"It's these types of benefits that will make crop biotechnology a vital tool in achieving the U.N. Millennium Development Goals of cutting hunger and poverty in half and ensuring a more sustainable agriculture in the future," James said. "To reach these goals, a continued broadening and deepening of biotech crop use is crucial to meeting food, feed, fiber and fuel needs in the future."
In 2007, the United States, Argentina, Brazil, Canada, India and China continued to be the principal adopters of biotech crops globally. While the United States continues to be the largest user of the technology, its biotech crop area represents a declining share of the global area due to a broadening adoption.
"With a dozen years of accumulated knowledge and significant economic, environmental and socio-economic benefits, biotech crops are poised for even greater growth in coming years, particularly in developing countries that have the greatest need for this technology," James said.
According to the report, Burkina Faso, Egypt and possibly Vietnam are the next mostly likely countries to approve biotech crops. Australia is field-testing drought-tolerant wheat and two states recently lifted a four-year ban on biotech canola. Finally, countries like India recognize the importance of using biotechnology to make the country self-sufficient in food grains, including rice, wheat and oil seed production with the first biotech food crop, biotech eggplant, expecting approval in the near-term.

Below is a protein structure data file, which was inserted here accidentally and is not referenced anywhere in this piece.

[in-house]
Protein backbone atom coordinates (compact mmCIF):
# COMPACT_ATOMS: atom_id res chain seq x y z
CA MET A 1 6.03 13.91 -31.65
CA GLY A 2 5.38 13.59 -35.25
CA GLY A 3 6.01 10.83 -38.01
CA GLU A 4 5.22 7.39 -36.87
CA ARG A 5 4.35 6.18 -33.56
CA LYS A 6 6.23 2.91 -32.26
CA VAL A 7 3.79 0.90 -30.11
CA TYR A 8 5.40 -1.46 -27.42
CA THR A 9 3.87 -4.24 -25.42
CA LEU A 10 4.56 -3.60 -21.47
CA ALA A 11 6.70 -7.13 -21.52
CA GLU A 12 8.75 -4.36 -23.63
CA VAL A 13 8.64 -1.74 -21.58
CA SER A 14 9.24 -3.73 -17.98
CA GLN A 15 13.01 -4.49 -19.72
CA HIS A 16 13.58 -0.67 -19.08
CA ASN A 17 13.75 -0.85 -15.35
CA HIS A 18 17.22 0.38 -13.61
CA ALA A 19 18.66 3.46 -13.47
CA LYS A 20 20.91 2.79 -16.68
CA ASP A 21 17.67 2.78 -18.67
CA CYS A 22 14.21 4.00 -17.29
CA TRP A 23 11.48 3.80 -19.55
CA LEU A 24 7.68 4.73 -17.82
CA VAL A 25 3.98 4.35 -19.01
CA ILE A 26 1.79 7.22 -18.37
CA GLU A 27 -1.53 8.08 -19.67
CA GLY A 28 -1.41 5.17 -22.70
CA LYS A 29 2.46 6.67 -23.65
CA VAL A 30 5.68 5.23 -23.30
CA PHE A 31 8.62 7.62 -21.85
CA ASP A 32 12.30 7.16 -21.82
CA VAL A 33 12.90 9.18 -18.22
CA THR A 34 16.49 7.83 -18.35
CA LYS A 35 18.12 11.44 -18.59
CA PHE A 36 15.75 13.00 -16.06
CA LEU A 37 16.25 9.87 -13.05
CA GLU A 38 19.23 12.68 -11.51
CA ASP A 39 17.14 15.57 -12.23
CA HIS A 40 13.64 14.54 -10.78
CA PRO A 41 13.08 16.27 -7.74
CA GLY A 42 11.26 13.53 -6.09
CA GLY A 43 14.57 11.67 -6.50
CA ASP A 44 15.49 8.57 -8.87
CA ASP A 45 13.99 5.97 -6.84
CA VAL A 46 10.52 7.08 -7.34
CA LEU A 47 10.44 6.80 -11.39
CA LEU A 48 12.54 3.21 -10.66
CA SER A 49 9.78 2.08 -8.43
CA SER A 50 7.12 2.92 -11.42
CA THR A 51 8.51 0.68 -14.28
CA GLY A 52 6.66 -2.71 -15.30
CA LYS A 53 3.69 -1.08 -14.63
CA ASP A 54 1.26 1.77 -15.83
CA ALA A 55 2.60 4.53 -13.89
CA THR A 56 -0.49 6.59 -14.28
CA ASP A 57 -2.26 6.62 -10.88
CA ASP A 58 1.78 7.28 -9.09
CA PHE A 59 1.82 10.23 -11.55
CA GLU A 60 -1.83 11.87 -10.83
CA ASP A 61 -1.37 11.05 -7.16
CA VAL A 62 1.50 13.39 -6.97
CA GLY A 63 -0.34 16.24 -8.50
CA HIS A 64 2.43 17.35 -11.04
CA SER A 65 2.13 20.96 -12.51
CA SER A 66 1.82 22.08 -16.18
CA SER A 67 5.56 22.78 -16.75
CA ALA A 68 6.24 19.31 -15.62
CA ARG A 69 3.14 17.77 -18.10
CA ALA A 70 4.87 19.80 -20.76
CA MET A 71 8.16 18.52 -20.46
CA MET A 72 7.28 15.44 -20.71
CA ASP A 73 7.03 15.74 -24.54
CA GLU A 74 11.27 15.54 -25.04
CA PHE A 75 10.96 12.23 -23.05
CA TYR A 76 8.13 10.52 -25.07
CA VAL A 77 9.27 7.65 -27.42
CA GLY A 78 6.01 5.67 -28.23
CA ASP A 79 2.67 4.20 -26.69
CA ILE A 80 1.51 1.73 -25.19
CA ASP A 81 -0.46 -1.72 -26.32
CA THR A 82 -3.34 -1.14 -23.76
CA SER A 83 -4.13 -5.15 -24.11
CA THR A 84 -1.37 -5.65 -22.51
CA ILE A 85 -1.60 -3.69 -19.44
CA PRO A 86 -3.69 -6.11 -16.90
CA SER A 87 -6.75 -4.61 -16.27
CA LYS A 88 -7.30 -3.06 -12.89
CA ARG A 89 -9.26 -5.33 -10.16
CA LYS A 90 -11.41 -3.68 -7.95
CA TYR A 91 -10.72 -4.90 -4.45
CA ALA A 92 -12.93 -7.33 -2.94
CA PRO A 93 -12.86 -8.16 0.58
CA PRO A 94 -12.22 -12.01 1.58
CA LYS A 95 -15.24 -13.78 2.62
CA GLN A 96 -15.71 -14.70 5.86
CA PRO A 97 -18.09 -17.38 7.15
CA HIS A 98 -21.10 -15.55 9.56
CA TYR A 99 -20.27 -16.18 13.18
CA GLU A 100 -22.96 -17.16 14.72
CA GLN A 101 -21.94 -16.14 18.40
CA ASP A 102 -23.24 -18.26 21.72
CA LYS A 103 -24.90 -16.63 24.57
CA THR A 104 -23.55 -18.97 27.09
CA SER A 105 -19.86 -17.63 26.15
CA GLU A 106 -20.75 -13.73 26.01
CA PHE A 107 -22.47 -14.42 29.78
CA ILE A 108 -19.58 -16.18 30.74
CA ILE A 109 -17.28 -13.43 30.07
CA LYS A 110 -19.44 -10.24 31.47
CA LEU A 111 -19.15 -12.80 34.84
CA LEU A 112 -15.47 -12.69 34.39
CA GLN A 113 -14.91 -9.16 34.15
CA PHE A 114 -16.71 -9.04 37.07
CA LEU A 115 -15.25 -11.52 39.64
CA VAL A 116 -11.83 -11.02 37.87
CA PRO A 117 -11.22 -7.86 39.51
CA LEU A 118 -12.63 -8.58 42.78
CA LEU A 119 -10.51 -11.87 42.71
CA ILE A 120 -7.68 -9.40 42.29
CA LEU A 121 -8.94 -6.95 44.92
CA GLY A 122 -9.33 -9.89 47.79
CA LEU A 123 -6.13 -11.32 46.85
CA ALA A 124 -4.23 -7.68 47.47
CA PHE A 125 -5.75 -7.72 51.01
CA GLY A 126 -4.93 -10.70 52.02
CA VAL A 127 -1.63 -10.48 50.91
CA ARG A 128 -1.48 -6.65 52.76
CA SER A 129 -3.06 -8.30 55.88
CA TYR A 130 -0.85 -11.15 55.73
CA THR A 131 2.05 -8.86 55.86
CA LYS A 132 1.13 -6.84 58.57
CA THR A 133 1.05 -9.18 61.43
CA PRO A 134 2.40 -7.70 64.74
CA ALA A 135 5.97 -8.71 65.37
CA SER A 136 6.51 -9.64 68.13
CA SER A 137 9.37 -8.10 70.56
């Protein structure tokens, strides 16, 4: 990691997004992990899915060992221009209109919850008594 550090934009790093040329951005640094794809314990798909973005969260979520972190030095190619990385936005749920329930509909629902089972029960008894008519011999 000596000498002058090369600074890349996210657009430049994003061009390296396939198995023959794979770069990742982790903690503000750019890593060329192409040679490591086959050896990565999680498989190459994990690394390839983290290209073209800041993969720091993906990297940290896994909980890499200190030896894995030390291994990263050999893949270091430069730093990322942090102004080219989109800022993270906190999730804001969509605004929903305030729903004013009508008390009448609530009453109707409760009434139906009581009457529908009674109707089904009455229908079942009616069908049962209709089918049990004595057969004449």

"I predict the number of biotech countries, crops, traits, area and
farmers will all grow substantially in the second decade of adoption,"
James said. "More developing countries are likely to approve the technology
as it's now possible to design regulatory systems that are rigorous without
being onerous given their limited resources. The
|SOURCE International Service for the Acquisition of Agri-biotech|
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